Stocks are affected by the nations they call home. Even companies that span the globe and gather revenue from all over the world can be hurt by a recession or a change in regulations in the nations they were founded in. This means that the politics of a nation have a direct impact on stocks. In this article, we'll take a look at some major political systems and how they impact the capital markets within their border.

SEE: Government Regulations: Do They Help Businesses?

Democracy is a system of government where the citizens of a nation vote representatives to govern. In general, a democracy is good for investors, as it means that property rights – even those of foreign investors – are likely to be respected. Democracies also seem to encourage an entrepreneurial spirit, because people are free to choose their work and gain large rewards when they are successful.

The trade-off is that democracy can be a messy process and business is not always the top priority. Democracies may also waver a fair bit, politically and economically, but they are surprisingly resilient and can produce some of the most fertile grounds for economic growth. Milton Friedman was fond of pointing out that you can have capitalism without democracy, but you can't have democracy without capitalism. That said, there is no pure democracy in the world - in fact there are few, if any, pure political systems. Often, they end up being mixed as in social democracy (socialism + democracy). However, even an element of democracy is seen in a positive light by many investors.

Autocracy is when one person rules the government and the nation. This kind of absolute power can provide stability – something investors like in emerging market economies - but it also means that stability comes at a price and with a time limit.

Autocracies can last for decades, as with Ghaddafi in Lybia (1977-2011). In a political science course, distinctions are made between autocracies, military dictatorship, authoritarian regimes and totalitarian governments, but to investors these all act in similar ways. Autocracies can quickly turn on foreign investors, changing the rules of the game in a way that best serves the dictator.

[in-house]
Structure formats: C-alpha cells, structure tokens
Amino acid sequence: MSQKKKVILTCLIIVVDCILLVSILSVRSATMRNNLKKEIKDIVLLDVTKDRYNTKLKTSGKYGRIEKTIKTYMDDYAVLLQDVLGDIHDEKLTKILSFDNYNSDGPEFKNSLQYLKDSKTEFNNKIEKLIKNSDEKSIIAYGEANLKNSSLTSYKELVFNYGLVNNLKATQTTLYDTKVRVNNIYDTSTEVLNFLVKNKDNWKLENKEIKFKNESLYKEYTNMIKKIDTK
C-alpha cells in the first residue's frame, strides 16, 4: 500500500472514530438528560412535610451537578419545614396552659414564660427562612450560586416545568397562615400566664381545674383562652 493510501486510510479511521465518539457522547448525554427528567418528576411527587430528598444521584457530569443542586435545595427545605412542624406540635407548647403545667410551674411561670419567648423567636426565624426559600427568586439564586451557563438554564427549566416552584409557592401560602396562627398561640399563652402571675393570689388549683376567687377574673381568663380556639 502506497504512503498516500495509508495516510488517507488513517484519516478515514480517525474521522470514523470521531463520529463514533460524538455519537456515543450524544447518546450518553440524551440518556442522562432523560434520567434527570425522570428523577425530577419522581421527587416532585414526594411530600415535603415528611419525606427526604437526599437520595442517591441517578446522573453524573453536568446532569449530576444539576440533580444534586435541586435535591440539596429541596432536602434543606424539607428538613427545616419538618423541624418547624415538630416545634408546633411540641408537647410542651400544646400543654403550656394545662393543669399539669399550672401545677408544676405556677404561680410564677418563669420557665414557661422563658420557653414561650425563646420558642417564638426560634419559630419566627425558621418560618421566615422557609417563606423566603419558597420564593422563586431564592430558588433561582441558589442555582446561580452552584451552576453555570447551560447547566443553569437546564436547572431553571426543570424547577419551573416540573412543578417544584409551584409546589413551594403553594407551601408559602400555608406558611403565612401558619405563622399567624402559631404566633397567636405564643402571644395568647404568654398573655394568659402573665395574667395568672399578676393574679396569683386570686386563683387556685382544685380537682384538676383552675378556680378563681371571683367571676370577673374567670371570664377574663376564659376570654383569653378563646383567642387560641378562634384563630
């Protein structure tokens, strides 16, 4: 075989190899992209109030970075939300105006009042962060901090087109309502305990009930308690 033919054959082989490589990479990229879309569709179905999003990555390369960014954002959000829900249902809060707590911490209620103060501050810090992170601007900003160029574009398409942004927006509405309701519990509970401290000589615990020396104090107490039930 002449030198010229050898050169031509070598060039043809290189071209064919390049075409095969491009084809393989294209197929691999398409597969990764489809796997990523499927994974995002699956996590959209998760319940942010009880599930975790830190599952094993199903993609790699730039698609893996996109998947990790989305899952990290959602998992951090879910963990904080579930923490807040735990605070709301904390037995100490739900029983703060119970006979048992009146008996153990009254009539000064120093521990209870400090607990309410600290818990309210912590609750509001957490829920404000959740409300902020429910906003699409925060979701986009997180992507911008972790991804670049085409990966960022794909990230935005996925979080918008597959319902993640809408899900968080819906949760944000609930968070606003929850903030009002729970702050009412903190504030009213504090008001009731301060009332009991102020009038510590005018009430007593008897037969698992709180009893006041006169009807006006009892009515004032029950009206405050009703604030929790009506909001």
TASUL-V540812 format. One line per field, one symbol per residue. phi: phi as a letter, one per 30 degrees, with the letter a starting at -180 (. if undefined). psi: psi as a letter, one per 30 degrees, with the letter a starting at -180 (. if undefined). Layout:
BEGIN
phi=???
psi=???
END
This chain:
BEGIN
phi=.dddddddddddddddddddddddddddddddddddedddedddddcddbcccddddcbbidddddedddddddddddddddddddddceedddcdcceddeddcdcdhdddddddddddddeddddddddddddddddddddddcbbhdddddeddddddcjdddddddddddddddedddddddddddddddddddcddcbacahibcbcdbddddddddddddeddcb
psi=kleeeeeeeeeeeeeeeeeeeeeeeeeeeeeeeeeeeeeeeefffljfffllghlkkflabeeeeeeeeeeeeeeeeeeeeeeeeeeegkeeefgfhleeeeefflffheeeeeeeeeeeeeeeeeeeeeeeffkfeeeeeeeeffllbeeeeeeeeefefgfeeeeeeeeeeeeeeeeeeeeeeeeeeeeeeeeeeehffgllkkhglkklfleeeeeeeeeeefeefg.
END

Although these regimes can be stable for long periods, the implicit threat of overthrow or death makes it difficult for investors to think long-term in these regions. For example in 2011, Middle Eastern countries such as Egypt and Tunisia endured the Arab Spring, a systematic protest of their countries despotic leaders and advocacy of pro-freedom regimes, which resulted in many of them stepping down. Civil unrest in this area has spurned pessimism among oil investors in the region, as prices remained relatively stable previously under these autocratic regimes.

Socialism is a bit of a sticky one for investors because, in the purest form, the nation and its citizens own all assets collectively. In practice, however, there are self-managed companies in socialist nations and they tend to enjoy advantages such as a highly educated workforce in nations with free or highly subsidized universities, and have less need to provide medical coverage or pensions to these employees.